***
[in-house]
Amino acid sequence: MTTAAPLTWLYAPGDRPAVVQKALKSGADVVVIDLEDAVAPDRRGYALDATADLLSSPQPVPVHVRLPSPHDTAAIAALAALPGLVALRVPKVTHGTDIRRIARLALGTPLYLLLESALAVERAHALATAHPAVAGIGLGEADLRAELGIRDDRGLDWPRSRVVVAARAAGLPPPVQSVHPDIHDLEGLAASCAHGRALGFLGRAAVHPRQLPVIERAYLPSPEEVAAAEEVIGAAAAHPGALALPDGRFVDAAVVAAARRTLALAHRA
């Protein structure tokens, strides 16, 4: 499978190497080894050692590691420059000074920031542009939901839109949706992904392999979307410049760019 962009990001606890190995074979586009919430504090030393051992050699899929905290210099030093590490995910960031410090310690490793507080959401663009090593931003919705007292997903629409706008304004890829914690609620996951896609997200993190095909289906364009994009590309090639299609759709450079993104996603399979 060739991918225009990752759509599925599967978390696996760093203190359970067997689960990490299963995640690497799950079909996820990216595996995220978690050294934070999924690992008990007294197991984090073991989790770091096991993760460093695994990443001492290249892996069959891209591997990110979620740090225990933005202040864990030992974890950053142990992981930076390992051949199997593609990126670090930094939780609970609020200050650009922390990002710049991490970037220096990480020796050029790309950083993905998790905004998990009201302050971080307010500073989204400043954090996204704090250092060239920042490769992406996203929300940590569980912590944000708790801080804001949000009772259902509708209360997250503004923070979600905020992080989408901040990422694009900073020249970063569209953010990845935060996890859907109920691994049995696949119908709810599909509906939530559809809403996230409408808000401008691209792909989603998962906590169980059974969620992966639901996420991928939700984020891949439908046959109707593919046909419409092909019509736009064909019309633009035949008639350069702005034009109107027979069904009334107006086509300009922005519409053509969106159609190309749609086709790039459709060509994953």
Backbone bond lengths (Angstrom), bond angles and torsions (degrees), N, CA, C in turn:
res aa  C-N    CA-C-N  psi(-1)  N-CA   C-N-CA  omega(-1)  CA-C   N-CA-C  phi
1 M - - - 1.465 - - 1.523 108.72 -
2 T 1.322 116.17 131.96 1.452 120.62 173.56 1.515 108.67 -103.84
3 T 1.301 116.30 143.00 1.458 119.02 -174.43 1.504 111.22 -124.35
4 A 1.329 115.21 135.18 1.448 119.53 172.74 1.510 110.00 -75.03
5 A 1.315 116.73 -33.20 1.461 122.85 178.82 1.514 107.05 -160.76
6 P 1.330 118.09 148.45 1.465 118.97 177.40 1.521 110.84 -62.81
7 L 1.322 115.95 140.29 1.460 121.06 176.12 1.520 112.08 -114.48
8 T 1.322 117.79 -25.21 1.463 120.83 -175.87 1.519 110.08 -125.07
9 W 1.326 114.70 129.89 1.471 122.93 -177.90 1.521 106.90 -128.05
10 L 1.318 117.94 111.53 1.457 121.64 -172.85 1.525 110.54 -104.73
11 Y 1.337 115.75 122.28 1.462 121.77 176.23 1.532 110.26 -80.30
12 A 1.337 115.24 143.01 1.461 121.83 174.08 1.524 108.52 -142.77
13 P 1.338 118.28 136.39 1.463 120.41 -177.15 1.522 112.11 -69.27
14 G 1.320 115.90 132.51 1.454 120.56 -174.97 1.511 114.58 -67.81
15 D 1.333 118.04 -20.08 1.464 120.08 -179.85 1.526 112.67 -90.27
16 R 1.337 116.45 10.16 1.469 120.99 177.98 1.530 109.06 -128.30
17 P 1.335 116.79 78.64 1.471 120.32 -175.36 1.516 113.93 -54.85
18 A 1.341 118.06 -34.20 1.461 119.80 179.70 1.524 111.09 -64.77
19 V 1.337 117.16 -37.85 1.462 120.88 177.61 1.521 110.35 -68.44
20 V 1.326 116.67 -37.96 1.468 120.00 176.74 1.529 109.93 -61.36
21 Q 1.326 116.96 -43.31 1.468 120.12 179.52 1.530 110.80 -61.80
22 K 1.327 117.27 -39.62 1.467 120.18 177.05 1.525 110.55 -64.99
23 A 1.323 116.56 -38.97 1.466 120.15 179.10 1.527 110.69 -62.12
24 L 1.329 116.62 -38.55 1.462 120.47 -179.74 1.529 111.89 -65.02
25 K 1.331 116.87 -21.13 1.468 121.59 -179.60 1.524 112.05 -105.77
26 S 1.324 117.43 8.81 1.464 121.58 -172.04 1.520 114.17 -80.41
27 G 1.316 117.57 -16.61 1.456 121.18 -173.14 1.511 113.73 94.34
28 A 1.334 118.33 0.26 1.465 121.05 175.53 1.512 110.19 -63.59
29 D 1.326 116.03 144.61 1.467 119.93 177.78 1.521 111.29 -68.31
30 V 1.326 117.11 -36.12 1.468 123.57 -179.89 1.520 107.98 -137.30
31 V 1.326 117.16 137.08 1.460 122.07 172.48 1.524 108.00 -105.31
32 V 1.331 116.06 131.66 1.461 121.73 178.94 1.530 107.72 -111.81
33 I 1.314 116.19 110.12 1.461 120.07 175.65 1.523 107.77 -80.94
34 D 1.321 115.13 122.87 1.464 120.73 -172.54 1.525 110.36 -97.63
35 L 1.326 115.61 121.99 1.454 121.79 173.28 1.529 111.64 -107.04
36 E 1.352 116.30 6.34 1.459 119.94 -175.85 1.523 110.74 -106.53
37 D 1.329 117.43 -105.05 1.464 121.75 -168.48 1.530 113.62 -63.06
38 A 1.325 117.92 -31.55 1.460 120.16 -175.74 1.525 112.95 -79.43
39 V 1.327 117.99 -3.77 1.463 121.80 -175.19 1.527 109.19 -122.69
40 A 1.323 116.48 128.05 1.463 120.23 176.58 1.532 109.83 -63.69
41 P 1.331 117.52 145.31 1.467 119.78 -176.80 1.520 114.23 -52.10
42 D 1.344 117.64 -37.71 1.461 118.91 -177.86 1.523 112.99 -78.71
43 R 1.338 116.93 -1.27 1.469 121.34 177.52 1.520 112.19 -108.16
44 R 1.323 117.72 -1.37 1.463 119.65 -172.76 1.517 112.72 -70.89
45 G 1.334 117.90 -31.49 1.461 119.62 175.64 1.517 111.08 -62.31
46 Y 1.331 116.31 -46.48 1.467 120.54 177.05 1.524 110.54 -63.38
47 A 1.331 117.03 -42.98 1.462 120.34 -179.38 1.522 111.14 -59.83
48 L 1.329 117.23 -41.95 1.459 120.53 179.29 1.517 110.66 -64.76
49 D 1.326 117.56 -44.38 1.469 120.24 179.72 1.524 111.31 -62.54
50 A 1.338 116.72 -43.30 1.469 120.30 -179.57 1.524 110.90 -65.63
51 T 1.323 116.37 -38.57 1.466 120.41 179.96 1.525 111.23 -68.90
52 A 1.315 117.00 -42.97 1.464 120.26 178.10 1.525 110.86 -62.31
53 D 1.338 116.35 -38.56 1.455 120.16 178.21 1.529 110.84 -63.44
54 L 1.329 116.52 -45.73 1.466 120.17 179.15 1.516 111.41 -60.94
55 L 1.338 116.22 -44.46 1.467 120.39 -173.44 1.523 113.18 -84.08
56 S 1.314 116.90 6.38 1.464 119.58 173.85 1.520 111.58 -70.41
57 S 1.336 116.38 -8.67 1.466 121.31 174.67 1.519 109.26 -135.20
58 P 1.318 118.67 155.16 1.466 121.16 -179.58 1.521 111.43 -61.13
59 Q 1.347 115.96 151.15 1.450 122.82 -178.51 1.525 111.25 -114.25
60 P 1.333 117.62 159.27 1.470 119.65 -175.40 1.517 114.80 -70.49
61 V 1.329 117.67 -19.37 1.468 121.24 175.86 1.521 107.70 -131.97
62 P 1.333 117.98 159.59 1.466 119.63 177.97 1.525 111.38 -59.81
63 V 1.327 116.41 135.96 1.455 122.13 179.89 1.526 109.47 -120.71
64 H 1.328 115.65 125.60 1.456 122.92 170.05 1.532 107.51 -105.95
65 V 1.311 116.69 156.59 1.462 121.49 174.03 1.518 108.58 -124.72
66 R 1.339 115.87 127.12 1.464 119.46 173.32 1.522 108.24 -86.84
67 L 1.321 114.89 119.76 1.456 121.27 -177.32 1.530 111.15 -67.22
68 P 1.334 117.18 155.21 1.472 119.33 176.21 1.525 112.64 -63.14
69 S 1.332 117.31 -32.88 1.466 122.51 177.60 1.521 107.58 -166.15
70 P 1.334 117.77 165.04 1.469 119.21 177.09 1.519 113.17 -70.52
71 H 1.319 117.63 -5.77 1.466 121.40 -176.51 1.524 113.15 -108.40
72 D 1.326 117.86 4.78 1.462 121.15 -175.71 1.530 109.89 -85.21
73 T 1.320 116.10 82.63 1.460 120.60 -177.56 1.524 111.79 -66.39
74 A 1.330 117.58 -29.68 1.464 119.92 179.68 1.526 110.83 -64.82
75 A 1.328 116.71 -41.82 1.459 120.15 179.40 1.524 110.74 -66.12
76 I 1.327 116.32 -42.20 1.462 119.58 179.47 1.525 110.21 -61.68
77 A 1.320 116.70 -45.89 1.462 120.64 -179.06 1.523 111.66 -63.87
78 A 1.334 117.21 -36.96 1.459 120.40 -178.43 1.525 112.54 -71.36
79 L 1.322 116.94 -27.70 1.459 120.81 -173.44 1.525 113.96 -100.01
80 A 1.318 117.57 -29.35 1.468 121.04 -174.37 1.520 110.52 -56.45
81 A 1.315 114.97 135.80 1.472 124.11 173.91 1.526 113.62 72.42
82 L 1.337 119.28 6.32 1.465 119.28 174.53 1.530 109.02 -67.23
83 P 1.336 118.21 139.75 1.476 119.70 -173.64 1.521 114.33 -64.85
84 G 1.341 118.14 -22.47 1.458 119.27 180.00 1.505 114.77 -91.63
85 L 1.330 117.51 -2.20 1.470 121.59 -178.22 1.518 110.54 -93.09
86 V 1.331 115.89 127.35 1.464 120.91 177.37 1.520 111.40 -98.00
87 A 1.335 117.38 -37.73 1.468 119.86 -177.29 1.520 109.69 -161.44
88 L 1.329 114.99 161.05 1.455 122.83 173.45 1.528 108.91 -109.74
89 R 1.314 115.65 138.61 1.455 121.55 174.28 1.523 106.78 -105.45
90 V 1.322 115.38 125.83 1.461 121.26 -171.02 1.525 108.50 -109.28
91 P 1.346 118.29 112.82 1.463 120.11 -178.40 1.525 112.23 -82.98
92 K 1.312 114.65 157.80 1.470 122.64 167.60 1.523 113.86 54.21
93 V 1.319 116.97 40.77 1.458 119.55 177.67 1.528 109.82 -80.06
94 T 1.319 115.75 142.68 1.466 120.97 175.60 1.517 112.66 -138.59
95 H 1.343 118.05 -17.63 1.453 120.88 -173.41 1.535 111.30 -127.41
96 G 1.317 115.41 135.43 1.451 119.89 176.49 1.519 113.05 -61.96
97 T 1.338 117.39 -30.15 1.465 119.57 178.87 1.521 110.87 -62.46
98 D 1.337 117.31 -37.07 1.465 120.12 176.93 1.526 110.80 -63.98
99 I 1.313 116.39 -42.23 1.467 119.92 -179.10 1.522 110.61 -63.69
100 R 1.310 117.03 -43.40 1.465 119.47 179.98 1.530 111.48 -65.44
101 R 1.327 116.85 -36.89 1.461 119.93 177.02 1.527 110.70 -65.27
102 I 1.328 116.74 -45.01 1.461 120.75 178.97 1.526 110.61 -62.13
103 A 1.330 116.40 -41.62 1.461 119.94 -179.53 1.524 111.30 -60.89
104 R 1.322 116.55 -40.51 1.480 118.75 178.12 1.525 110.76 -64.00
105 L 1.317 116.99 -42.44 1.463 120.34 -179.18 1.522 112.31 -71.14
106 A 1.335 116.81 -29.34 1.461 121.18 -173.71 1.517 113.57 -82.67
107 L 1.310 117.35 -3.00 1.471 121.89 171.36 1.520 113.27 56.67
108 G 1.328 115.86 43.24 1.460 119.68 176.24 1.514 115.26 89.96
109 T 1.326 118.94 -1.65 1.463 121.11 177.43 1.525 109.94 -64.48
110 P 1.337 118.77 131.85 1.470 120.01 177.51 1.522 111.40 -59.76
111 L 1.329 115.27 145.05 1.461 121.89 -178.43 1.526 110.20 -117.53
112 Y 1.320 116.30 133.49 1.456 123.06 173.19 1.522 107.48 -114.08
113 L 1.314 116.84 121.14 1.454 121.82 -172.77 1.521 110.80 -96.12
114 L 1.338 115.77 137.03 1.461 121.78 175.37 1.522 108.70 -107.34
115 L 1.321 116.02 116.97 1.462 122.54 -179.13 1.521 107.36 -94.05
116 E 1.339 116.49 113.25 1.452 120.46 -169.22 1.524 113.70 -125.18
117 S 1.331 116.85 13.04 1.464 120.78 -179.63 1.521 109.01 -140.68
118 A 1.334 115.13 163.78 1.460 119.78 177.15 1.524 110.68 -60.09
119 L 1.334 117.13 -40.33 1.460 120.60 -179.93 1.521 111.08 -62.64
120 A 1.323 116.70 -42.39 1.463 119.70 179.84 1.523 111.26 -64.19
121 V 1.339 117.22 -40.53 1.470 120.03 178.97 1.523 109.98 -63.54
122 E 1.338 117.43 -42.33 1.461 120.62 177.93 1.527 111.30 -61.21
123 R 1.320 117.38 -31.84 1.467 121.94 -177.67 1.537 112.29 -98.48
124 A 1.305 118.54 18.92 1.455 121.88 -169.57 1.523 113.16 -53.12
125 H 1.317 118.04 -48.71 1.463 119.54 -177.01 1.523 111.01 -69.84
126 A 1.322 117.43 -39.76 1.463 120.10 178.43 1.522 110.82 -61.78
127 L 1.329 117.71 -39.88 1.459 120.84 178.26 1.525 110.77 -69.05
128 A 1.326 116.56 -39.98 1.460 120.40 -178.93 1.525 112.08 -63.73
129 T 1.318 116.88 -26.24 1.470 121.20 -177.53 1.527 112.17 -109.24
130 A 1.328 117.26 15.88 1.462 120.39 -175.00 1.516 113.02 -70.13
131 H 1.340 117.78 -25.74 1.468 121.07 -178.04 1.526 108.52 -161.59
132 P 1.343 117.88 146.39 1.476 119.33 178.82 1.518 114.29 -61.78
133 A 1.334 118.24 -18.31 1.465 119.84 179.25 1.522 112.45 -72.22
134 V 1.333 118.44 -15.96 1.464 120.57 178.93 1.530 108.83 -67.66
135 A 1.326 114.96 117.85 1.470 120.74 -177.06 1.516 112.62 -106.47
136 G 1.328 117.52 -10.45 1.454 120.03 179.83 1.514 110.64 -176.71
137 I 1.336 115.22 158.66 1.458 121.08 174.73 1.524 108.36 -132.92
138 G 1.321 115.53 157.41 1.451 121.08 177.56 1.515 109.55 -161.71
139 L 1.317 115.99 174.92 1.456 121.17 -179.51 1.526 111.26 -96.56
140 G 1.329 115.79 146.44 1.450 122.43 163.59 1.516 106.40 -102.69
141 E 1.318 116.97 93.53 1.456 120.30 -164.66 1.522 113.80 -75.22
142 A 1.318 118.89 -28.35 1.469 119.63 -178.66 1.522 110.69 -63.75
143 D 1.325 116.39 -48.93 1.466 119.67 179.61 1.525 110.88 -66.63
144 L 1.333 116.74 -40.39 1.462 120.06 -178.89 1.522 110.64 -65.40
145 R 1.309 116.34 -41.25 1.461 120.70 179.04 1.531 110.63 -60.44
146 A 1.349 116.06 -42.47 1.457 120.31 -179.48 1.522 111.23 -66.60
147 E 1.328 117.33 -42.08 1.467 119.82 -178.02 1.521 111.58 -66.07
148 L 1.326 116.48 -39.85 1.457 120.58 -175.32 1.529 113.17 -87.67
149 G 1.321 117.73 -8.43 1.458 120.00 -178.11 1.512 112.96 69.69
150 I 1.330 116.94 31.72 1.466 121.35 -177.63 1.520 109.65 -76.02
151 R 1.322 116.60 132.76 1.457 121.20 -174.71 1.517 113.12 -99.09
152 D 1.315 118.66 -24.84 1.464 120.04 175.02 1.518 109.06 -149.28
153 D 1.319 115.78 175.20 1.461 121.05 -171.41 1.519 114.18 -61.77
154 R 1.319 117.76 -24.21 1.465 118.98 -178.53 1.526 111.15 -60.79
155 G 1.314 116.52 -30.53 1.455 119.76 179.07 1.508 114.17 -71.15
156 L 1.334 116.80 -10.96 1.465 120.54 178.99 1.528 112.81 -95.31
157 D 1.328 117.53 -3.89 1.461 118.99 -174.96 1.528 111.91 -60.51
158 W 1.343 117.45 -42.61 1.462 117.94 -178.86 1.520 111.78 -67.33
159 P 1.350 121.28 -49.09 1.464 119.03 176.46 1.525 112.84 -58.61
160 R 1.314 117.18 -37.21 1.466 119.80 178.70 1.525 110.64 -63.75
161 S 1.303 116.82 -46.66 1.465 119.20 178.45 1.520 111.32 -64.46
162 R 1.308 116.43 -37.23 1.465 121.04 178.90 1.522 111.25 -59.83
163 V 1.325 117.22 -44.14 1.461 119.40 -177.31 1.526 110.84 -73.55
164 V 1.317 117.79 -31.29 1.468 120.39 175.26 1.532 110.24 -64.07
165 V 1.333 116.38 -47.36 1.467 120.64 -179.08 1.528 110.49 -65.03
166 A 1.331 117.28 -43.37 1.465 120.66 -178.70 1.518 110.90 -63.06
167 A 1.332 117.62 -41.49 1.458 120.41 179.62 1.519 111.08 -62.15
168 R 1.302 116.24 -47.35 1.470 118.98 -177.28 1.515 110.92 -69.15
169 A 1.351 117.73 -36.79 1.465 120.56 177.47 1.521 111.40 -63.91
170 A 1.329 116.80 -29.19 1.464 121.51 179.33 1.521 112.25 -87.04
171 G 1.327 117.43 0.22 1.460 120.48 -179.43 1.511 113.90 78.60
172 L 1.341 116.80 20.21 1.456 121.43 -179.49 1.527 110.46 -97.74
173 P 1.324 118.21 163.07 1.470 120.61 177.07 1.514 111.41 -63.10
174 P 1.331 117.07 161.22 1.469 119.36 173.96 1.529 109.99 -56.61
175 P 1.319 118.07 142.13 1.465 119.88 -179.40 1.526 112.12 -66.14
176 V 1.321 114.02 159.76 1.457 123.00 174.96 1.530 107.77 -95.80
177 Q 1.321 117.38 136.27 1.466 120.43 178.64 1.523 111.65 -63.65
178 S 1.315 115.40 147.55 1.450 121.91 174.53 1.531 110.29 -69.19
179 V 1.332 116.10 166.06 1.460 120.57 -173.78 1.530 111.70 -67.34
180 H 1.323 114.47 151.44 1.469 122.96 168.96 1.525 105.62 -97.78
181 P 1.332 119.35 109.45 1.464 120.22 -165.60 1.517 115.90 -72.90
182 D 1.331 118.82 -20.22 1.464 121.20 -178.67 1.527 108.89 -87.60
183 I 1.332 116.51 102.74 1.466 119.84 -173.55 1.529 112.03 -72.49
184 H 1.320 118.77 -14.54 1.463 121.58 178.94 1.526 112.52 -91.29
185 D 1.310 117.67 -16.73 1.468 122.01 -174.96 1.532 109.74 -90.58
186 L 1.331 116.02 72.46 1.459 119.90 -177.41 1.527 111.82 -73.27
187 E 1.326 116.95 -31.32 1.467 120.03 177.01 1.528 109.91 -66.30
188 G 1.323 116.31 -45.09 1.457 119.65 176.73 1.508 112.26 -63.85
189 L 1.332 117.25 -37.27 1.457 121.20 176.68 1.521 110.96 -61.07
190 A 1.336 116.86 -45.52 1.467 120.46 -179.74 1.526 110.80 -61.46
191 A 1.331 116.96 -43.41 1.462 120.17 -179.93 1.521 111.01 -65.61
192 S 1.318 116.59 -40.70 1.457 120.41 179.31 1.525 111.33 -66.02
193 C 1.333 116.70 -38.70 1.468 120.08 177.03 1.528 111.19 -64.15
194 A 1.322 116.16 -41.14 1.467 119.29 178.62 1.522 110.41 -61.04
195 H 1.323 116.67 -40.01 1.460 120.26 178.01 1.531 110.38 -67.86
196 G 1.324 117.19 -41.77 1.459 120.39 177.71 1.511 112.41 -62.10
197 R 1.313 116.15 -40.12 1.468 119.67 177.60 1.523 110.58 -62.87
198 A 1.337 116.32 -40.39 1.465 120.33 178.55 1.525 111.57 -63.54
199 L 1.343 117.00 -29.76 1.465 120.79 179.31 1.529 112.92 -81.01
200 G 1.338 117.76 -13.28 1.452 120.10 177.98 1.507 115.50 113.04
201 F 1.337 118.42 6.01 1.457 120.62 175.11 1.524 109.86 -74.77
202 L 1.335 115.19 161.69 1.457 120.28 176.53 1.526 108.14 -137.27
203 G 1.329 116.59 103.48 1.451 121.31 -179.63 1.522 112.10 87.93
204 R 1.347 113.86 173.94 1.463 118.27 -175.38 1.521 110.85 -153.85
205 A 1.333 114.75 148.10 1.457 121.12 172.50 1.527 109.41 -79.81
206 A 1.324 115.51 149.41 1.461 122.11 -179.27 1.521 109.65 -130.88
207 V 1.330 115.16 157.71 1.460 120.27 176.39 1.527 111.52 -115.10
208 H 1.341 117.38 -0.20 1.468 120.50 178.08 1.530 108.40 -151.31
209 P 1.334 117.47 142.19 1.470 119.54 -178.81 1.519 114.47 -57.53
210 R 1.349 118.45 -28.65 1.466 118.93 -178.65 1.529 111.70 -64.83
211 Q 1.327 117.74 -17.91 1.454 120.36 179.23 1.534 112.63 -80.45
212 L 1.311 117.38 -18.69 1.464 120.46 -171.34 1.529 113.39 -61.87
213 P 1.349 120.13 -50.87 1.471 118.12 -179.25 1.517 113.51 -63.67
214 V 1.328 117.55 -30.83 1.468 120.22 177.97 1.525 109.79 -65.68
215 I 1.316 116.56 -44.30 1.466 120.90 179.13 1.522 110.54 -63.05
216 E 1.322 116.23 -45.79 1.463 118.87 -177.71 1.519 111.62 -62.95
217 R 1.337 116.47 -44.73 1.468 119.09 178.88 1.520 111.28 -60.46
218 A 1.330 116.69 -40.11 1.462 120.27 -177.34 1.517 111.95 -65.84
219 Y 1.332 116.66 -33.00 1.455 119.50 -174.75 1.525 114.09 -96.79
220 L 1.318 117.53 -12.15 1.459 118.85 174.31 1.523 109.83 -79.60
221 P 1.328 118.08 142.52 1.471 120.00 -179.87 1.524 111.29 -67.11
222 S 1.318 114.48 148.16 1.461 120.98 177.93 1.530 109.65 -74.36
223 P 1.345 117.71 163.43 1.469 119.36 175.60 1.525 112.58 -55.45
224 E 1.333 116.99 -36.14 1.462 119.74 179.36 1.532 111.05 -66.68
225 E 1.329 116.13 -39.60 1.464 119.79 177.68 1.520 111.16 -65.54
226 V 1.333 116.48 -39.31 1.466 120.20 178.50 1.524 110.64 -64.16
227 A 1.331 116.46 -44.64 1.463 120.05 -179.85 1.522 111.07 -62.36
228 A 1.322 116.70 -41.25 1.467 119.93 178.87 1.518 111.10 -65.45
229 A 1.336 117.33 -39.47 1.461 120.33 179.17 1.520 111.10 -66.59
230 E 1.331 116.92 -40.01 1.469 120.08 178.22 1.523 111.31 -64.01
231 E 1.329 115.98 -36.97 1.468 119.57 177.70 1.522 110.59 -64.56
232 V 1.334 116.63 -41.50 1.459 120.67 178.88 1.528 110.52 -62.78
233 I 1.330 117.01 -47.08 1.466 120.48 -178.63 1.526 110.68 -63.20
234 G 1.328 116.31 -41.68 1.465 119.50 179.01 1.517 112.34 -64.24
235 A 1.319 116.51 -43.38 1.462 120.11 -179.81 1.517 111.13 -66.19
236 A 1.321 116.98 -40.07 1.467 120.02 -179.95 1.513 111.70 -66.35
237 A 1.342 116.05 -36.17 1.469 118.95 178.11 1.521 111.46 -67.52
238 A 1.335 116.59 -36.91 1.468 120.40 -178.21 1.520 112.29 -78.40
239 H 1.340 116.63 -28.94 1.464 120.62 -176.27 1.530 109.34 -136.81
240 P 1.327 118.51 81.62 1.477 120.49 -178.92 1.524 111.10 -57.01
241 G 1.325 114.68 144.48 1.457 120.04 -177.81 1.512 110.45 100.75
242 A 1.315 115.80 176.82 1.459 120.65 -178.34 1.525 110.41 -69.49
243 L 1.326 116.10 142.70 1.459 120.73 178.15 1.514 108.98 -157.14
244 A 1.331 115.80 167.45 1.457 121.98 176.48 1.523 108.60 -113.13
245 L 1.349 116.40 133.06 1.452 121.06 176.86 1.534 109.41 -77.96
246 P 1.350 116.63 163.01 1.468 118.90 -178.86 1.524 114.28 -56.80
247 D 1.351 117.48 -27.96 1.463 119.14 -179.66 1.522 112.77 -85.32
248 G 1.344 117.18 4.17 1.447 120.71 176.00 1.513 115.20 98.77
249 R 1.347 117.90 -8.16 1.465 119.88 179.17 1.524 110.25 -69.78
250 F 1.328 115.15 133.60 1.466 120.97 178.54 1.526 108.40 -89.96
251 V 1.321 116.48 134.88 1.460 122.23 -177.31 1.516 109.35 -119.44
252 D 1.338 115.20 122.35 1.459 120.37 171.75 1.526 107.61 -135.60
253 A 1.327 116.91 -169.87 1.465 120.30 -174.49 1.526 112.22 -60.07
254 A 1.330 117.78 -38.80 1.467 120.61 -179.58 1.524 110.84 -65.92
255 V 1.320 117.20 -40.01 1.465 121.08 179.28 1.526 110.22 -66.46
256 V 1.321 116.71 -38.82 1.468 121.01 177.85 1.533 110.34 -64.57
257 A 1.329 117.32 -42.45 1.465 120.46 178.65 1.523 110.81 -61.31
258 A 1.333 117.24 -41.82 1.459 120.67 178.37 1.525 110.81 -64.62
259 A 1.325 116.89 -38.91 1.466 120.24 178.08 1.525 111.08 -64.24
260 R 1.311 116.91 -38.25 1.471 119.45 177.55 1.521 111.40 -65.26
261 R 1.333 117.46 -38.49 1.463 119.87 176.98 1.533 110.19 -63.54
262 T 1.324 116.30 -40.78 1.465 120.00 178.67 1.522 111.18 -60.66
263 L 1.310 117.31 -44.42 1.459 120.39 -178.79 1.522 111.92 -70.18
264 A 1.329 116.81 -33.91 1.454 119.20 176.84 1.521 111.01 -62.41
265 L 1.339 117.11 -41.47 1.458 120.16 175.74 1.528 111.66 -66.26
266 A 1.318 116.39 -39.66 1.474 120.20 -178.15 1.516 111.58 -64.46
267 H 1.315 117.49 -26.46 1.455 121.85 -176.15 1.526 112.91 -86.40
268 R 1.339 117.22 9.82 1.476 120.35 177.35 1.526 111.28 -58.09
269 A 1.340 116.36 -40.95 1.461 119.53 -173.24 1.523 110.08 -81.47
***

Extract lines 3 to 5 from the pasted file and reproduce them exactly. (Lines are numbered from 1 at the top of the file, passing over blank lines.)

């Protein structure tokens, strides 16, 4: 499978190497080894050692590691420059000074920031542009939901839109949706992904392999979307410049760019 962009990001606890190995074979586009919430504090030393051992050699899929905290210099030093590490995910960031410090310690490793507080959401663009090593931003919705007292997903629409706008304004890829914690609620996951896609997200993190095909289906364009994009590309090639299609759709450079993104996603399979 060739991918225009990752759509599925599967978390696996760093203190359970067997689960990490299963995640690497799950079909996820990216595996995220978690050294934070999924690992008990007294197991984090073991989790770091096991993760460093695994990443001492290249892996069959891209591997990110979620740090225990933005202040864990030992974890950053142990992981930076390992051949199997593609990126670090930094939780609970609020200050650009922390990002710049991490970037220096990480020796050029790309950083993905998790905004998990009201302050971080307010500073989204400043954090996204704090250092060239920042490769992406996203929300940590569980912590944000708790801080804001949000009772259902509708209360997250503004923070979600905020992080989408901040990422694009900073020249970063569209953010990845935060996890859907109920691994049995696949119908709810599909509906939530559809809403996230409408808000401008691209792909989603998962906590169980059974969620992966639901996420991928939700984020891949439908046959109707593919046909419409092909019509736009064909019309633009035949008639350069702005034009109107027979069904009334107006086509300009922005519409053509969106159609190309749609086709790039459709060509994953």
Backbone bond lengths (Angstrom), bond angles and torsions (degrees), N, CA, C in turn:
res aa  C-N    CA-C-N  psi(-1)  N-CA   C-N-CA  omega(-1)  CA-C   N-CA-C  phi